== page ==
Mary Delany was described on her memorial plaque as
a lady of singular ingenuity and politeness and an unaffected piety. These qualities endeared her through life to many noble and excellent persons and made the close of it illustrious by procuring for her many signal marks of grace and favour from their Majesties.
But whilst she was also a great painter, gardener, embroiderer and letter-writer; she is remembered mostly for her exquisite flower portraits rendered in paper collage, or ‘mosaicks’ as she called them.
She was widowed twice - the first from an arranged marriage at the tender age of 17 to a man of 60 who left her penniless when he died, and the second - happily - to a cleric who kept her waiting eleven years whilst he honourably married his betrothed and lived with her until her death (the fact that the fiancée was also rich may have been a consideration).
Her marriage to the Irish clergyman was happy and creative, they both shared a love of gardening, and he encouraged and supported her to paint and embroider. But it was not until she was in her seventies and alone again that she started to create her Flora Delanica, or Hortus Siccus, composed by cutting out tiny slivers of paper:
With the plant specimen set before her she cut minute particles of coloured paper to represent the petals, stamens, calyx, leaves, veins, stalk and other parts of the plant, and, using lighter and darker paper to form the shading, she stuck them on a black background. By placing one piece of paper upon another she sometimes built up several layers and in a complete picture there might be hundreds of pieces to form one plant. It is thought she first dissected each plant so that she might examine it carefully for accurate portrayal...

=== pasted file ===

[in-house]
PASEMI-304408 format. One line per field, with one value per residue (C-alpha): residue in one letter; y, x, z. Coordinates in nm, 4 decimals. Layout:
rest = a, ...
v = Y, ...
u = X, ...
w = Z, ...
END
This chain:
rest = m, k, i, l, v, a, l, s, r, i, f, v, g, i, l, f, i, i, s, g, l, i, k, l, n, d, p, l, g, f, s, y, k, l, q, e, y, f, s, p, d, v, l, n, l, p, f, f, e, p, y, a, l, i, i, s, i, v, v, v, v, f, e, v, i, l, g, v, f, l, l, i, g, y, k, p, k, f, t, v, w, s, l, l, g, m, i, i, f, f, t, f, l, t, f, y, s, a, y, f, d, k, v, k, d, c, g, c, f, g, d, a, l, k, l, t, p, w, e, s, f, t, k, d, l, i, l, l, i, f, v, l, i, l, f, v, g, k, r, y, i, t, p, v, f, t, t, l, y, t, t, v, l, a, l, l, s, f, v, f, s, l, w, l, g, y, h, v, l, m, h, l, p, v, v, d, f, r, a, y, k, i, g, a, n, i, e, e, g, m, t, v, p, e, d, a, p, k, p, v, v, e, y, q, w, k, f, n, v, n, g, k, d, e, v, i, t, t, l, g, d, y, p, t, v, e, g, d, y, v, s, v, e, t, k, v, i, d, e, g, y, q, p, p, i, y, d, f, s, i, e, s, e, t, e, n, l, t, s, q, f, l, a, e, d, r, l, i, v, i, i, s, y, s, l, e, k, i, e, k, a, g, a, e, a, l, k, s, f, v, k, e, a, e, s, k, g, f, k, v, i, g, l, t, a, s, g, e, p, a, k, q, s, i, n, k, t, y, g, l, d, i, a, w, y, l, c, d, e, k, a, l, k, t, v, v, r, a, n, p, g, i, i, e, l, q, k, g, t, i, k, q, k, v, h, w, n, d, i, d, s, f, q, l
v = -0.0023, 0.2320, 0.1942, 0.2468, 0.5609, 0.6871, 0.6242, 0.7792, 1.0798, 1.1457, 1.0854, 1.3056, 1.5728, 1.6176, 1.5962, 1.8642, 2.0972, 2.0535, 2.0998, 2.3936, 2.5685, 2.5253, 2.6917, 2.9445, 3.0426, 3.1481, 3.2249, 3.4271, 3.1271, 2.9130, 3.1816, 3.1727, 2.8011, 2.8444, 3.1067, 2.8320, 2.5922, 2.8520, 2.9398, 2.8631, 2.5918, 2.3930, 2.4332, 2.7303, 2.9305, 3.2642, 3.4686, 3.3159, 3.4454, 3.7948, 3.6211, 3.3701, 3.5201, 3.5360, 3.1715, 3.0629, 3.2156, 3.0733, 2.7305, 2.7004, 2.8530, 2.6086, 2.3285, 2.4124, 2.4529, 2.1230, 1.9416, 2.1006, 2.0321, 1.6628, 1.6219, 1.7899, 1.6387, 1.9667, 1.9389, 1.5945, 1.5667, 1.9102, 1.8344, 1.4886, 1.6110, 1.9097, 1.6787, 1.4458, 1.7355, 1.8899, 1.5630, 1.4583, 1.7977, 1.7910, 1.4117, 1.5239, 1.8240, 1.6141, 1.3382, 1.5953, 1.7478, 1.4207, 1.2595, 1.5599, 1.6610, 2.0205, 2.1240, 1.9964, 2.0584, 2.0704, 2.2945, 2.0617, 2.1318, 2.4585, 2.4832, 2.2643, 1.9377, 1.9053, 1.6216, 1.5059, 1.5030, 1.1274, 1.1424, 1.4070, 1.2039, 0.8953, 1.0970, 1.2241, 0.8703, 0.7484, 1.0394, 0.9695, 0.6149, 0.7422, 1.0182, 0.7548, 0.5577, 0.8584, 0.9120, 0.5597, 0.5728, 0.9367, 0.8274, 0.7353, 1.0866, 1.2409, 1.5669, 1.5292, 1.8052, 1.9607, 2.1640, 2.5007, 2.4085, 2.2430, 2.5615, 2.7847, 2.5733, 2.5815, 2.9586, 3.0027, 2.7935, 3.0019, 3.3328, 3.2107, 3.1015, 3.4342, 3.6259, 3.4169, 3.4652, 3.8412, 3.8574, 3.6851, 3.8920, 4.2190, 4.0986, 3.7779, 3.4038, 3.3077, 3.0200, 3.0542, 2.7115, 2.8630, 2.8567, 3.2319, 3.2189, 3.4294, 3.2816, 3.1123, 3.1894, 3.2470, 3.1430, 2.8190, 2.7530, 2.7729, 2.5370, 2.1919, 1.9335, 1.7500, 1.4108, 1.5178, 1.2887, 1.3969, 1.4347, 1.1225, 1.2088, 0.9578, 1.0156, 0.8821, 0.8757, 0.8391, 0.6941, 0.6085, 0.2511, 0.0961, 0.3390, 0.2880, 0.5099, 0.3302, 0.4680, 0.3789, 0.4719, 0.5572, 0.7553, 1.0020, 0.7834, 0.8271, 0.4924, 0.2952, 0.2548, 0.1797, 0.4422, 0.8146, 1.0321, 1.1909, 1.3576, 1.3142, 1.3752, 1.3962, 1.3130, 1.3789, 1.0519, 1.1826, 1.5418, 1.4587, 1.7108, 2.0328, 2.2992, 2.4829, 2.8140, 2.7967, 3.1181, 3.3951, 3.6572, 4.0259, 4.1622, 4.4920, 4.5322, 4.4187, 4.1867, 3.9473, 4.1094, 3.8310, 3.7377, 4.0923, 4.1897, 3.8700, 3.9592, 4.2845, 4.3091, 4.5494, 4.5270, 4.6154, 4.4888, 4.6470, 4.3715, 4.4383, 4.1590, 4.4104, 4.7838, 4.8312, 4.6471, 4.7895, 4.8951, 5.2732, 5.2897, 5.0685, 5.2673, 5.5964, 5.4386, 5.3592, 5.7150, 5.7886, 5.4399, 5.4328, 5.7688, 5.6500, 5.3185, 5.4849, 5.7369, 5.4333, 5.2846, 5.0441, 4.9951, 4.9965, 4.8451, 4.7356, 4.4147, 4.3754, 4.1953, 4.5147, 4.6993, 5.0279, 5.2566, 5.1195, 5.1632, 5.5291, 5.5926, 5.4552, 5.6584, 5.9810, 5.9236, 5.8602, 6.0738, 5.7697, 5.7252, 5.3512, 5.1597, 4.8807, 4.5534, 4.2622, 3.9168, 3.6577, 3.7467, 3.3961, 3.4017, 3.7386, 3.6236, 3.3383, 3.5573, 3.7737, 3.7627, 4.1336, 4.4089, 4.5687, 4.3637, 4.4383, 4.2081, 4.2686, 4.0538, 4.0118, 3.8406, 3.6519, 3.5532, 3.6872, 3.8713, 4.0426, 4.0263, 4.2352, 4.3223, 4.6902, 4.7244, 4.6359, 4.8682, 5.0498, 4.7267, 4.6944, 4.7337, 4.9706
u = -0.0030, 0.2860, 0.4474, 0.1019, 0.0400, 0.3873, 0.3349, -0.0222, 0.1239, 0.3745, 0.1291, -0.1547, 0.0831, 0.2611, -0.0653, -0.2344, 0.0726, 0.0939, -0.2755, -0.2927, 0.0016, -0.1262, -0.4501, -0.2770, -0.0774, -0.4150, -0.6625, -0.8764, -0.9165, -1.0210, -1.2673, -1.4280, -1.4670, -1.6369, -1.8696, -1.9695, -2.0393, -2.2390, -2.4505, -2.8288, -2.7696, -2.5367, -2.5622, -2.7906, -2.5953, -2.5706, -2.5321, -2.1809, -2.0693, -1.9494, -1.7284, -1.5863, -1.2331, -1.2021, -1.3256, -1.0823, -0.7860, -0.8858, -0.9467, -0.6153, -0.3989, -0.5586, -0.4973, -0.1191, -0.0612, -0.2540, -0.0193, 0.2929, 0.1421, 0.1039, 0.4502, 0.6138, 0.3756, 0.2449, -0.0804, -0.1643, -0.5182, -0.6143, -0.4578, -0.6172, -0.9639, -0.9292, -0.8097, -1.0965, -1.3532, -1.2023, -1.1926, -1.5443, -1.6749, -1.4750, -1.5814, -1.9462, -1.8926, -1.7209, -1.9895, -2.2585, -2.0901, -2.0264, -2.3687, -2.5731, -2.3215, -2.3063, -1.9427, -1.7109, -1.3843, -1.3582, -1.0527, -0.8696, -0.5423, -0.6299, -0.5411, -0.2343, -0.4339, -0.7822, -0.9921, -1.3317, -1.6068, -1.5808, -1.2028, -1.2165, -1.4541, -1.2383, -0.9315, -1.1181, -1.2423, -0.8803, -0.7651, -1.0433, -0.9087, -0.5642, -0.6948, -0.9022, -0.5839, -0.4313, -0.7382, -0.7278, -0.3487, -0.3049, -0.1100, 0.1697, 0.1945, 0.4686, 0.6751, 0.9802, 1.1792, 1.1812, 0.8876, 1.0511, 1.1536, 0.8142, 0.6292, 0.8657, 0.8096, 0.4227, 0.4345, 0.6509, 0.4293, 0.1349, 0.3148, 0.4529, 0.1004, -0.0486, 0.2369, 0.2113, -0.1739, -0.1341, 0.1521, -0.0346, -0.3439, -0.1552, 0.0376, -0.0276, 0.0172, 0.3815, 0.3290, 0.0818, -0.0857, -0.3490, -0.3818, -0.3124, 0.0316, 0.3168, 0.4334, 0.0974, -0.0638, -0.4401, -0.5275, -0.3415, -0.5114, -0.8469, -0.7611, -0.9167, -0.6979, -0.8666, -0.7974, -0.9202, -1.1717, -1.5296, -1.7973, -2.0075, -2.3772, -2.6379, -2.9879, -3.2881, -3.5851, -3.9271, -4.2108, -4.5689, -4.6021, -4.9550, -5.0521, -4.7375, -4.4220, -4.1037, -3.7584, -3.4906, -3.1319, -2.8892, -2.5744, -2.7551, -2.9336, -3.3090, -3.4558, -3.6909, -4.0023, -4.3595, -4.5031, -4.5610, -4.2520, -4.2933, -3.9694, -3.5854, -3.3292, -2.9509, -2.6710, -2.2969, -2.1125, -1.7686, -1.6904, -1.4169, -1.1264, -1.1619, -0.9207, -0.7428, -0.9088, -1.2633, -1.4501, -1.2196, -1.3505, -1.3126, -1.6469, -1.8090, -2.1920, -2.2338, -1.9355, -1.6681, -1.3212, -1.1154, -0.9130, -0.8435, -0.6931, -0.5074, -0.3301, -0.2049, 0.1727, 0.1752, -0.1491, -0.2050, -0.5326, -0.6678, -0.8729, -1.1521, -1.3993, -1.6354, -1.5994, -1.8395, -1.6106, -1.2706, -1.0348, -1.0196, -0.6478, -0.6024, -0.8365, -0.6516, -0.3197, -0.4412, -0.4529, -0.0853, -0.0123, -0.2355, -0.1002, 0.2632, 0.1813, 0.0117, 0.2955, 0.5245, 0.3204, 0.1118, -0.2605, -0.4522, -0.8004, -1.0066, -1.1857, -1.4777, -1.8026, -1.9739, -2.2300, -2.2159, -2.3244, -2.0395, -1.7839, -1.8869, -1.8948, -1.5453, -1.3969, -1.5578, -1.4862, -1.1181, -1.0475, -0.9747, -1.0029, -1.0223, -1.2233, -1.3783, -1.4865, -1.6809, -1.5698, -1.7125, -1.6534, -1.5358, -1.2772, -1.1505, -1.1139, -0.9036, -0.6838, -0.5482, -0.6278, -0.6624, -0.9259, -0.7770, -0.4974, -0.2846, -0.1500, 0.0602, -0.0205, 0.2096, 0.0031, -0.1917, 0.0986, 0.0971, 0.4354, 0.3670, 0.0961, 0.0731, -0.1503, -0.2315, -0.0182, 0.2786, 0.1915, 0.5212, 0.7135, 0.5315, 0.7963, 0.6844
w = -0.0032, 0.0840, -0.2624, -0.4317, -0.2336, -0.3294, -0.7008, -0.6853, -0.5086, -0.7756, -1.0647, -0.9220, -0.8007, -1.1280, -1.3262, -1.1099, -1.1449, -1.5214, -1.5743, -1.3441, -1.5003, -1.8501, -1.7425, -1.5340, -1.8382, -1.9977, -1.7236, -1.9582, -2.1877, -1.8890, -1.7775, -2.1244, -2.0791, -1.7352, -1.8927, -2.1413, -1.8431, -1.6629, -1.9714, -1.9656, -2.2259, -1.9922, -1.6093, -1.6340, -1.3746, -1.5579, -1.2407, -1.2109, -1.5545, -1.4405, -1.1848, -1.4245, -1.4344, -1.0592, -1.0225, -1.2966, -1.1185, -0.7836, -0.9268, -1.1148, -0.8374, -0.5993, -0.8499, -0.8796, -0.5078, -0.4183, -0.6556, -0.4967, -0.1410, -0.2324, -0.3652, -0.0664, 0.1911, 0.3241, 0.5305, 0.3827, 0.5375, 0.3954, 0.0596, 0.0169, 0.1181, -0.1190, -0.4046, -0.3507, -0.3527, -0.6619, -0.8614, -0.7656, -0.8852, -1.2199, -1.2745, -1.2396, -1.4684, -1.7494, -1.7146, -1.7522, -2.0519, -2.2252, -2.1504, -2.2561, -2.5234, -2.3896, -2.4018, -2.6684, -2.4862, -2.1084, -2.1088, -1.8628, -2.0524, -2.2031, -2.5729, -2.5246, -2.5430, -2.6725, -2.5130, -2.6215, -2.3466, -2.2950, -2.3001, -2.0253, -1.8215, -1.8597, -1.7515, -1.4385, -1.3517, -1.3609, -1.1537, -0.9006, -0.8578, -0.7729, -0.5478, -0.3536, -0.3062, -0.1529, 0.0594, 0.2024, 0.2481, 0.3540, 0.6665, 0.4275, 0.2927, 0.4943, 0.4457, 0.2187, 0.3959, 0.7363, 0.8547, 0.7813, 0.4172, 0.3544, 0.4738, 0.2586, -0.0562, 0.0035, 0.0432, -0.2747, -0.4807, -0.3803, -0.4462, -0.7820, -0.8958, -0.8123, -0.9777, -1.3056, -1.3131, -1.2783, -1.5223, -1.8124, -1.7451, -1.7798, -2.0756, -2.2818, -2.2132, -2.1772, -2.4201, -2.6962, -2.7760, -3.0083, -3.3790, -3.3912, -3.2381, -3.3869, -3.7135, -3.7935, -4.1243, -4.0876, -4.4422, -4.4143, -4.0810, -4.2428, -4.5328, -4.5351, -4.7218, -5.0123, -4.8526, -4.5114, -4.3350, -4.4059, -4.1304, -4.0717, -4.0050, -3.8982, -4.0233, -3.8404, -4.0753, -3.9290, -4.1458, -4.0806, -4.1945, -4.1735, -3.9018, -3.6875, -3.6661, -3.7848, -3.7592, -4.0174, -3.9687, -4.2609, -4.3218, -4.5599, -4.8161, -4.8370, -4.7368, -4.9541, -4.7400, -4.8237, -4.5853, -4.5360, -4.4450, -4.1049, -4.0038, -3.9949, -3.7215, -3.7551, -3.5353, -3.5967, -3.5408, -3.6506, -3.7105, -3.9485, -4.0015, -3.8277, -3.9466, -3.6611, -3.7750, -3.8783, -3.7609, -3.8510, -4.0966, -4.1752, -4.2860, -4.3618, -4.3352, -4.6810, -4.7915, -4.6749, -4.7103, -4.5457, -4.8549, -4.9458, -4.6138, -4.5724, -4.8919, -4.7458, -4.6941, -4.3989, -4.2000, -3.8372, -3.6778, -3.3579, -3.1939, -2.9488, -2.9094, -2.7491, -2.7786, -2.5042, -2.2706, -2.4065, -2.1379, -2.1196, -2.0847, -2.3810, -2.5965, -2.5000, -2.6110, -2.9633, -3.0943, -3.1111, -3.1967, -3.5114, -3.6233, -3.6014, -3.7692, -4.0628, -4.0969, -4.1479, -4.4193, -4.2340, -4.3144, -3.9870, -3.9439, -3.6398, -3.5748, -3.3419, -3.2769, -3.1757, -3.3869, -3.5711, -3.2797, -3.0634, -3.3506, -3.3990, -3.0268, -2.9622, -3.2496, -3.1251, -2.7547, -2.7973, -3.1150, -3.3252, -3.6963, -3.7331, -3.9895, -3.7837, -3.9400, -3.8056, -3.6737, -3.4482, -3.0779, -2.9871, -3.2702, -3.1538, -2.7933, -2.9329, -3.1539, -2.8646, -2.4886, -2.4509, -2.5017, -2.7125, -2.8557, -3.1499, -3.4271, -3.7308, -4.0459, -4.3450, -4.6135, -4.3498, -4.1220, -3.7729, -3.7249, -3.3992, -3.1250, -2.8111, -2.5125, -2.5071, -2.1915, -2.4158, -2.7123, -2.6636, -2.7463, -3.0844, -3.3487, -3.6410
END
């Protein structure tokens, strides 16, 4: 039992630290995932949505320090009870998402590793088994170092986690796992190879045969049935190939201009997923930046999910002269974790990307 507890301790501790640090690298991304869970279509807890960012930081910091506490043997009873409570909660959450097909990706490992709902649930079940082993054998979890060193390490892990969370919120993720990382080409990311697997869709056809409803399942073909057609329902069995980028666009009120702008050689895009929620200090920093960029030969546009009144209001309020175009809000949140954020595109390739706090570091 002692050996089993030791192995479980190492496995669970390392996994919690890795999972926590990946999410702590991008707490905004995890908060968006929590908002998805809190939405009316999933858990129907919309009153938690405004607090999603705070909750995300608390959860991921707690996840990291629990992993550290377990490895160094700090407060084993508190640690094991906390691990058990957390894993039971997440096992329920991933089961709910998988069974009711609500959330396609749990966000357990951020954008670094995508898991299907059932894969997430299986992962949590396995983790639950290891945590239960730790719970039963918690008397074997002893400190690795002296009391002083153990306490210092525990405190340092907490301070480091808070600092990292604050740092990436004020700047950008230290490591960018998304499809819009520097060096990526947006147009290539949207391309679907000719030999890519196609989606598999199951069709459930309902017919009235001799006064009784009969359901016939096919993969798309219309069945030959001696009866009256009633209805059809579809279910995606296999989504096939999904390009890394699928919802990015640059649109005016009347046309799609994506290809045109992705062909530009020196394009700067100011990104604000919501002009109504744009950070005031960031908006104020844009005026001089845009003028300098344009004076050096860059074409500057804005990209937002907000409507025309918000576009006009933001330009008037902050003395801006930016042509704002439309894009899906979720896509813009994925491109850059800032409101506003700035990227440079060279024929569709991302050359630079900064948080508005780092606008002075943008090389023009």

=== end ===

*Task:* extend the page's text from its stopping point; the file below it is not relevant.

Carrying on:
Her initials were placed in the corner of each picture, cut from paper in one piece, and notes were written on the underside of the pictures which are of historical and social value, recording for example, plants that were being introduced from abroad and successfully grown in hot houses.
Mary Delany also enjoyed a close friendship with the Duchess of Portland, and they shared a delight in gardens, flowers and ‘botanising’. She stayed with her frequently at Bulstrode in Buckinghamshire and was encouraged to pursue her passion (which she described as ‘a new way of imitating flowers’) by her friend and other acquaintances such as Sir Joseph Banks, the director of Kew Gardens and Philip Miller, chief gardener at Chelsea Physic Garden. Her fame spread, and in 1776 King George III and Queen Charlotte visited for tea and to view the Hortus Siccus. They remained friends and patrons for the rest of her life, even providing her with a home in Windsor and a pension.
Mary Delany’s skill and attention to detail made the flower creations botanically accurate but also works of art, which in Horace Walpole’s words were: ‘precision and truth unparalleled’. They are still a wonder to look at today (many can be viewed by appointment at The British Museum).